THE day before Boris Johnson helicoptered into the George Hotel at Piercebridge, Ralph Wilkinson and Ray Wade landed back there, too.

It was June 21, 2016, 40 years to the day since – then just 21 and 24 – they took over one of the North-East’s best known inns.

“Midsummer Day, so hot that the tar was melting on the roads and it stayed like that for months,” Ray recalls. It is by no means the only example of changing times.

The George, a few miles west of Darlington but on the Yorkshire bank of the Tees, was best known for its grandfather clock – the one that stopped short, never to go again, when the old man died.

“It was the first thing the Americans wanted to see. I even had to sing the song for them,” says Ralph, then North Yorkshire’s youngest licensee.

It was owned by Swallow Hotels, part of Vaux Brewery. The friends, both sons of Co Durham dairy farmers, decided to take the lease after a few drinks – “and then a few more” – in the Penthouse Club in London.

“The next day we woke up and wondered what on earth we’d done – probably a bit like Boris that Friday morning,” says Ray, who sold his Mini for £700 to help raise a deposit and has further reason to remember their first night at the George. “We hadn’t even any barmaids. Ralph said he knew a lass called Sally Ann, worked at the Black Bull in Moulton, and she came over to help.”

Three years later they were married. Love at first sight? “I think it probably was.”

The George, conversely, had seen better days – “It was very tired,” says Ray – Swallow so anxious to put a few miles between Piercebridge and Sunderland that they even took away the corporate beer mats. Its fortunes revived from the very first night. “A lot of it was just hard work,” says Ralph. “Sometimes we’d be clearing up after a function at 3am and serving breakfasts four hours later.” In three years, turnover quadrupled.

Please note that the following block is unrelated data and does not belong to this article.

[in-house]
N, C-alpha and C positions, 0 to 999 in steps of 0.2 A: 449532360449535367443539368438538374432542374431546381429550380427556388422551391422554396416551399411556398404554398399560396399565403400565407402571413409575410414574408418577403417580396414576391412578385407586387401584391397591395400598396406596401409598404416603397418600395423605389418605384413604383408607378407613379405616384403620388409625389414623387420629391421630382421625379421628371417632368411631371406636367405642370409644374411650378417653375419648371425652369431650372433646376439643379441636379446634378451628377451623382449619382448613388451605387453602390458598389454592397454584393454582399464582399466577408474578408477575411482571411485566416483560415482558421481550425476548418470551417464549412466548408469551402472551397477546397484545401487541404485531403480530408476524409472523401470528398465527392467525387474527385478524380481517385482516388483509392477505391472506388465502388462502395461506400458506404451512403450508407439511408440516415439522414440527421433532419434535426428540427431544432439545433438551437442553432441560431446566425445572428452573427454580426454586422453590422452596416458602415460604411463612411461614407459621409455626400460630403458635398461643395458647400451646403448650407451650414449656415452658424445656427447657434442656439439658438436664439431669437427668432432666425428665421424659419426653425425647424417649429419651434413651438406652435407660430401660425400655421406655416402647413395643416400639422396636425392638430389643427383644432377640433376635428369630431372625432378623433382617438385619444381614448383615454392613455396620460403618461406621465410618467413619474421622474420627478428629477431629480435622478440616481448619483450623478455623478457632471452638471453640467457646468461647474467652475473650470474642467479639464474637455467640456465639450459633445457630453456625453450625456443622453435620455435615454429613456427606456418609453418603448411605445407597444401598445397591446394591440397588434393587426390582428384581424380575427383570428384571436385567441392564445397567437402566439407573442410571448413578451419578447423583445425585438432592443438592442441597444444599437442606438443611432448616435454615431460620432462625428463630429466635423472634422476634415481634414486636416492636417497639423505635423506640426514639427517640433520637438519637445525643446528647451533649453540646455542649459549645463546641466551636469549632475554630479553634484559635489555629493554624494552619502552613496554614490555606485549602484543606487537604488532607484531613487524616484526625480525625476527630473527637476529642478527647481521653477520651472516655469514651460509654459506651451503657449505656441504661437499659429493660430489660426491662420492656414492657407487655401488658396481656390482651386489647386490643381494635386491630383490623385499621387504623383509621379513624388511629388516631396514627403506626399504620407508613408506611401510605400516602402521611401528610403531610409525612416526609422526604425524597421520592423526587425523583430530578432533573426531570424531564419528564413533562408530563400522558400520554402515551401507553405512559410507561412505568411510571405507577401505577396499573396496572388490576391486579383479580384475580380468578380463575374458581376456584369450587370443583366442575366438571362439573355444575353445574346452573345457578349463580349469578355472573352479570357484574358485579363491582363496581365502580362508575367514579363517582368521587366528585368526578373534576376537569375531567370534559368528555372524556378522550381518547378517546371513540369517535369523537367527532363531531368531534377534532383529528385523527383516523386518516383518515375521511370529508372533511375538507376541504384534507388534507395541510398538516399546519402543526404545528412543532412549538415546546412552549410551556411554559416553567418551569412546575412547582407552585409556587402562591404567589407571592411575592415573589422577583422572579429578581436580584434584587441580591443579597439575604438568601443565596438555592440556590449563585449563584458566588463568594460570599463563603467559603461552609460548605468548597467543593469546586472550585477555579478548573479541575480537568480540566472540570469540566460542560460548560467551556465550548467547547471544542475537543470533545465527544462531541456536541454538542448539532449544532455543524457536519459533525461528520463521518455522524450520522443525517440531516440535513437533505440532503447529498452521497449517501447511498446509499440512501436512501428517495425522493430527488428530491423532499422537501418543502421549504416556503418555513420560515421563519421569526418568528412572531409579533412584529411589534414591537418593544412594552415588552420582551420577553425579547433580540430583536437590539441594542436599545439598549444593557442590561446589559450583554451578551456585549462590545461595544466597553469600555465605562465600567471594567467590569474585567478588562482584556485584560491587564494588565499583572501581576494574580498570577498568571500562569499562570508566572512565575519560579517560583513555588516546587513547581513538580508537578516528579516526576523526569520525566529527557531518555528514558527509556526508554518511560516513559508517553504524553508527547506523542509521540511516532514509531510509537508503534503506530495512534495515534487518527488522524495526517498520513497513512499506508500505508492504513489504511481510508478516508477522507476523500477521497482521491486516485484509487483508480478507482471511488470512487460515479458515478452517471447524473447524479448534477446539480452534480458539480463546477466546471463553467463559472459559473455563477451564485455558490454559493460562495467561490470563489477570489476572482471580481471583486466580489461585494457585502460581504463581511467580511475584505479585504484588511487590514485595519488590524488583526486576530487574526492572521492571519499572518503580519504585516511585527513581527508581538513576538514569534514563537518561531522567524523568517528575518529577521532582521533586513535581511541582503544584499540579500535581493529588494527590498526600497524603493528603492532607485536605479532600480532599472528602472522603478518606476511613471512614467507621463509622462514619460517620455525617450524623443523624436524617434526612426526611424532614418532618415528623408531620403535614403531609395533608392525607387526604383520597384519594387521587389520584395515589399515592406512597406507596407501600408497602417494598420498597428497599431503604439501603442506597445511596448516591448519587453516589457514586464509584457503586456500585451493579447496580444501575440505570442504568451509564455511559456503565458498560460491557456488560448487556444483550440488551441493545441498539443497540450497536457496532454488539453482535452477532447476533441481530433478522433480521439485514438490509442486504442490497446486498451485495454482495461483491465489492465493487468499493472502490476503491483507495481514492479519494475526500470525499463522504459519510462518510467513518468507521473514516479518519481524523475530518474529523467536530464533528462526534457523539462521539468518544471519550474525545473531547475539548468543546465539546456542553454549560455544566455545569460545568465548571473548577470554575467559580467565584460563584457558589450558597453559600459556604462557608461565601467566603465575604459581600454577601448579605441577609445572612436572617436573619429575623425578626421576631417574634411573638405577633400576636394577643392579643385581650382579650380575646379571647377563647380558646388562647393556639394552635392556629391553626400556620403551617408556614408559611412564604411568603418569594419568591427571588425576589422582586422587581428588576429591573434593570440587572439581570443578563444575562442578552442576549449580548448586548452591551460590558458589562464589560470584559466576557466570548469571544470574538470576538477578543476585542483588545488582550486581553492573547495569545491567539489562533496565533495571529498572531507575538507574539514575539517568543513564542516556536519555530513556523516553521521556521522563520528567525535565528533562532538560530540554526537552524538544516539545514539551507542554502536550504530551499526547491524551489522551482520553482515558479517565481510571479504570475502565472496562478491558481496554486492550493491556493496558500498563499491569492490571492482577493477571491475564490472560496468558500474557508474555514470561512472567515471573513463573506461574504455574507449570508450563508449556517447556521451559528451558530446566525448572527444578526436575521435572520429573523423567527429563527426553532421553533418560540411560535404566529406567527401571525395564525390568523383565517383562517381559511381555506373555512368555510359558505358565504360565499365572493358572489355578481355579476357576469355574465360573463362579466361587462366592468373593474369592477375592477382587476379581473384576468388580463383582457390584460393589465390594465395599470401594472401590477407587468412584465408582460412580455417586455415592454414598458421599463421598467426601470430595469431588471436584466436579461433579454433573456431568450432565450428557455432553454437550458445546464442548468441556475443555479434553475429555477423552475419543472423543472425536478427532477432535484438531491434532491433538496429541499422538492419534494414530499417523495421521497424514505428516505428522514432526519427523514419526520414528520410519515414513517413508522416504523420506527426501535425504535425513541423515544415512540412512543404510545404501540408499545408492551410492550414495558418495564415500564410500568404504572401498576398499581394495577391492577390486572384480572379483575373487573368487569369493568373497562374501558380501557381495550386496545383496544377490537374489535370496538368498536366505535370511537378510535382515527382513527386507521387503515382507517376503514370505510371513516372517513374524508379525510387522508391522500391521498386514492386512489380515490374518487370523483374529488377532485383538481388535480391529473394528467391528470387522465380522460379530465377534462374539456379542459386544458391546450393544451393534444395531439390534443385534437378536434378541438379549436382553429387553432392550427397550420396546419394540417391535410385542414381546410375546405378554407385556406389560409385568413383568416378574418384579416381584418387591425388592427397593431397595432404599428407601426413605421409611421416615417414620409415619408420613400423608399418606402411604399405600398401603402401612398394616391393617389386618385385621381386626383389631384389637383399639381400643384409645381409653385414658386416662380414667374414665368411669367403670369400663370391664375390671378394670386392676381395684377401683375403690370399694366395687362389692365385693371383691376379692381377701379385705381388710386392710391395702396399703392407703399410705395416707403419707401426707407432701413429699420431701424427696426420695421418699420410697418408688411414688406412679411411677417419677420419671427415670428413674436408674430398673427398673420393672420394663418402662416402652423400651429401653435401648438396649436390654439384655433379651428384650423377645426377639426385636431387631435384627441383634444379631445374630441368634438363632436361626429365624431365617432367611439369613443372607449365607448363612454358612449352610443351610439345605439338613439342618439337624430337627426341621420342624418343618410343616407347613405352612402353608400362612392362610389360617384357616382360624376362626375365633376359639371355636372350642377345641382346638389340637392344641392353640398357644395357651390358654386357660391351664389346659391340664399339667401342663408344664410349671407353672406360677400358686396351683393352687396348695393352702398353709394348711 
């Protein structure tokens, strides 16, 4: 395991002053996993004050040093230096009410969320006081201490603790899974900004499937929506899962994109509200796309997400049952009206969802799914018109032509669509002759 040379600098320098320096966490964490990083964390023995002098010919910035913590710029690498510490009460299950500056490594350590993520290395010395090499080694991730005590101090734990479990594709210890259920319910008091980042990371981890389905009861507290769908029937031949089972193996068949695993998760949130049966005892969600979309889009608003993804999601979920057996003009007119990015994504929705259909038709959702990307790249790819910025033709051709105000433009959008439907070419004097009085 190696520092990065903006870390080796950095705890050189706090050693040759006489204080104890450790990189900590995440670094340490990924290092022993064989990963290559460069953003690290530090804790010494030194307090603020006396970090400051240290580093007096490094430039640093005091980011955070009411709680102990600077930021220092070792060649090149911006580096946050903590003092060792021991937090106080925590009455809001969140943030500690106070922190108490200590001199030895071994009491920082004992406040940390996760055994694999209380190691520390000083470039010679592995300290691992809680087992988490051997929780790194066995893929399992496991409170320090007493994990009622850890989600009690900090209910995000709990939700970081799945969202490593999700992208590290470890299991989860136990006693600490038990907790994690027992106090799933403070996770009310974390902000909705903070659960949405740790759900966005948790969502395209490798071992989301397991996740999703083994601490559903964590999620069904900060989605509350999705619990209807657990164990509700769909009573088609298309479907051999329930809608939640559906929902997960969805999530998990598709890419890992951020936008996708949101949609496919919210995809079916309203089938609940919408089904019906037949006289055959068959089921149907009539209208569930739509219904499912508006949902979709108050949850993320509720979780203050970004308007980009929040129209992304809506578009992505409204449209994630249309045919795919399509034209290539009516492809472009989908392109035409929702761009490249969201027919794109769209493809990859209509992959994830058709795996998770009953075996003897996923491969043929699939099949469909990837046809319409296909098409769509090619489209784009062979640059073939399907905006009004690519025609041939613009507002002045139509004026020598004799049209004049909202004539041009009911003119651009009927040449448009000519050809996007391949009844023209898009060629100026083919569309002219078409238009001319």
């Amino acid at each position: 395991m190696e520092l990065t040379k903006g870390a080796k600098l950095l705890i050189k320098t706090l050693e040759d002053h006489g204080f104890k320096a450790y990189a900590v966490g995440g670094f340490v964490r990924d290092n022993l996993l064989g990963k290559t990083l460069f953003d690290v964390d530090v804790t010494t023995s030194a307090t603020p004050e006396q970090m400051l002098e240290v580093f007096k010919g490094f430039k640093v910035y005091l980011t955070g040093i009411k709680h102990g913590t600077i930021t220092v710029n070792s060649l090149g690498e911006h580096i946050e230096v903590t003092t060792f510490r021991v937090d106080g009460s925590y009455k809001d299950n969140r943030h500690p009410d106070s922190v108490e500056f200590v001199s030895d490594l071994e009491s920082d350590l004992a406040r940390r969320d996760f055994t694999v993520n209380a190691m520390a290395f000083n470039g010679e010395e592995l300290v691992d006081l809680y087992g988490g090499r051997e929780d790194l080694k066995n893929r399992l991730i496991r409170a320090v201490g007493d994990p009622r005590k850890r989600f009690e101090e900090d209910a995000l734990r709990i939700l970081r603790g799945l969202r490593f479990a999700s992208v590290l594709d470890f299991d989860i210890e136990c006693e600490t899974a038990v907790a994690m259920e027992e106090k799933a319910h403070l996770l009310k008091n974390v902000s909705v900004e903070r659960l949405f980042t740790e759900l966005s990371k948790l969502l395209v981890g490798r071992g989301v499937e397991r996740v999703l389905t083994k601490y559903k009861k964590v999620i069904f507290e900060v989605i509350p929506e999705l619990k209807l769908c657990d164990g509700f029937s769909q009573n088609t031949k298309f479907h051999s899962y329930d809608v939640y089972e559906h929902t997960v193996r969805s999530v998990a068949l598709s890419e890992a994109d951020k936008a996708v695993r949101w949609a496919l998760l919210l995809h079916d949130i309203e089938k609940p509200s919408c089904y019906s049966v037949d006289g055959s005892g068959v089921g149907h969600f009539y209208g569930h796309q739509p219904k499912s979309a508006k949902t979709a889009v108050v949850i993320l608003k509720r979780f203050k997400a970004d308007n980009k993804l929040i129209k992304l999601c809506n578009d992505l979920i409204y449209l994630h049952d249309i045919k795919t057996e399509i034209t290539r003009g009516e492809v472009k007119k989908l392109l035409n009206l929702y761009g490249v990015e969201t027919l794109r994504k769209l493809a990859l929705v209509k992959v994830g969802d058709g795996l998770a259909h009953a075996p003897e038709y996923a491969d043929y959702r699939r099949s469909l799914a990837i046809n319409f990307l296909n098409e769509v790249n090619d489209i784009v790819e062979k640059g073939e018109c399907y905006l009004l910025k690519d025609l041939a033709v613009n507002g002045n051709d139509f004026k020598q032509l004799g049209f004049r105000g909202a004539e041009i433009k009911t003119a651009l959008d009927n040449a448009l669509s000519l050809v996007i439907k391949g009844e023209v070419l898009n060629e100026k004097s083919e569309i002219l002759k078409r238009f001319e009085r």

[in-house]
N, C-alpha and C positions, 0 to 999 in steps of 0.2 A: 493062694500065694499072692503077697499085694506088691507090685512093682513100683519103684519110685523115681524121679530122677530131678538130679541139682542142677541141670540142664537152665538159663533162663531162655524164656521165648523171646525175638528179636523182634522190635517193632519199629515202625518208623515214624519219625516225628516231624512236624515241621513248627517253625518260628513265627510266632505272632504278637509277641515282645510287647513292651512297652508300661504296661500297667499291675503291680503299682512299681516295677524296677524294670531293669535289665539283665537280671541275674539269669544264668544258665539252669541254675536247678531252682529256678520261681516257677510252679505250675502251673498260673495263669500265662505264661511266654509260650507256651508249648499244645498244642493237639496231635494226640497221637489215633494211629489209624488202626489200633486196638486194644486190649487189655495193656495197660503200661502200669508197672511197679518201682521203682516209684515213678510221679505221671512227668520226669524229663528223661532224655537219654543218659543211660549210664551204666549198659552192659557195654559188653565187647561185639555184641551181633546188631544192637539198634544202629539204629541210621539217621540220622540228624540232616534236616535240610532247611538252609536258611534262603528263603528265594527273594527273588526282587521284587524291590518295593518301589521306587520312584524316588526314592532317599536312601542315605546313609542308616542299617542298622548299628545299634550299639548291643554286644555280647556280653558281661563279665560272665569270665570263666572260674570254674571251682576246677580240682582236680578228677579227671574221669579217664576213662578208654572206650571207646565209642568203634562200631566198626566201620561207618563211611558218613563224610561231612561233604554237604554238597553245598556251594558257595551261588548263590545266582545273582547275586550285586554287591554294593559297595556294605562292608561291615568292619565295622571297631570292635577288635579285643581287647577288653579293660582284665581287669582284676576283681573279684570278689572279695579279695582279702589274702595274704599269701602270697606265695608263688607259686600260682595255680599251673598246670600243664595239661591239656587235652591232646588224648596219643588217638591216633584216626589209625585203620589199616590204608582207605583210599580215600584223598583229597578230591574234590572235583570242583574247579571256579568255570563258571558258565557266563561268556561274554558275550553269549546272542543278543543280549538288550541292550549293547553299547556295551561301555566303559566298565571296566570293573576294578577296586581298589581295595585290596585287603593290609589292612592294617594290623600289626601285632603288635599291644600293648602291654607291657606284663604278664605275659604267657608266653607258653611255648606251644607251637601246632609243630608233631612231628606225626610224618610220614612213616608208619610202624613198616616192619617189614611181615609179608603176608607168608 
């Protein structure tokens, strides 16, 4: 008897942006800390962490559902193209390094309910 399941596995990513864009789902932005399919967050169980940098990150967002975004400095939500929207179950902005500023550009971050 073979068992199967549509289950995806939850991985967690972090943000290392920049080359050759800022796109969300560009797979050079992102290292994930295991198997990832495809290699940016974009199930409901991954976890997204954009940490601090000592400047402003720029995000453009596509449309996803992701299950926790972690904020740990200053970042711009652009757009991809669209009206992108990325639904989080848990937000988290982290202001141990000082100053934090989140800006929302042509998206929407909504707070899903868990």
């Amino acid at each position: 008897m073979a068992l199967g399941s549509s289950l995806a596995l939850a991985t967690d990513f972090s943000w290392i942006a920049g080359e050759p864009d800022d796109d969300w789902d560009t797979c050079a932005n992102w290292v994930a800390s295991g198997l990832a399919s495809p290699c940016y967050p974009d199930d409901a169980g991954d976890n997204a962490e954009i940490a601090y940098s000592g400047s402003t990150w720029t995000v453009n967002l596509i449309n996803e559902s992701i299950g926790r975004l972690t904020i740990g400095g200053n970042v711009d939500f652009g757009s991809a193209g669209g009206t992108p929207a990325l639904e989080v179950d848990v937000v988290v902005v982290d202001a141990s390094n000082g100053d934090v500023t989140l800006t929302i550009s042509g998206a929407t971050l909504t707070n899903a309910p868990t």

Ralph stayed for six-and-a-half years before taking over the Stanwick Arms at nearby Aldbrough St John. Ray remained for another three, sold the lease back to Vaux and opened a café in Darlington. He and Sally Ann now run a hugely successful event catering company; Ralph for the past 21 years has had – among other interests – the greatly garlanded Number 22 pub on the edge of Darlington town centre. It’s there that the three of us spend a nostalgic ninety minutes, recalling the happy days when pubs had up-front landlords not back-shop managers and when, likely as not, a pub would simply be known by the first name of the person who ran it.

Ralph’s majors on real ale, attracts an older – some might say more discerning – clientele than other town centre haunts. “My cafe staff used to call it Jurassic Park, there were so many dinosaurs in there,” says Ray.

Like Boris’s, their return visit to the George might also be described as flying. They only stopped for one. Unlike the grandfather clock, time marches on.

DURHAM Big Meeting this weekend, 150,000 expected they reckon – less a few Labour MPs, of course – and Paul Hodgson in Spennymoor spots a familiar face on the 2016 Gala poster. “Biggest Tory in ten counties and they have to choose you,” he reports, questionably. The picture was taken beneath the Royal County Hotel balcony last year: given the familiar phrase about getting where draughts can’t, Spennymoor folk will be unsurprised to learn that Hodgy’s on it, too.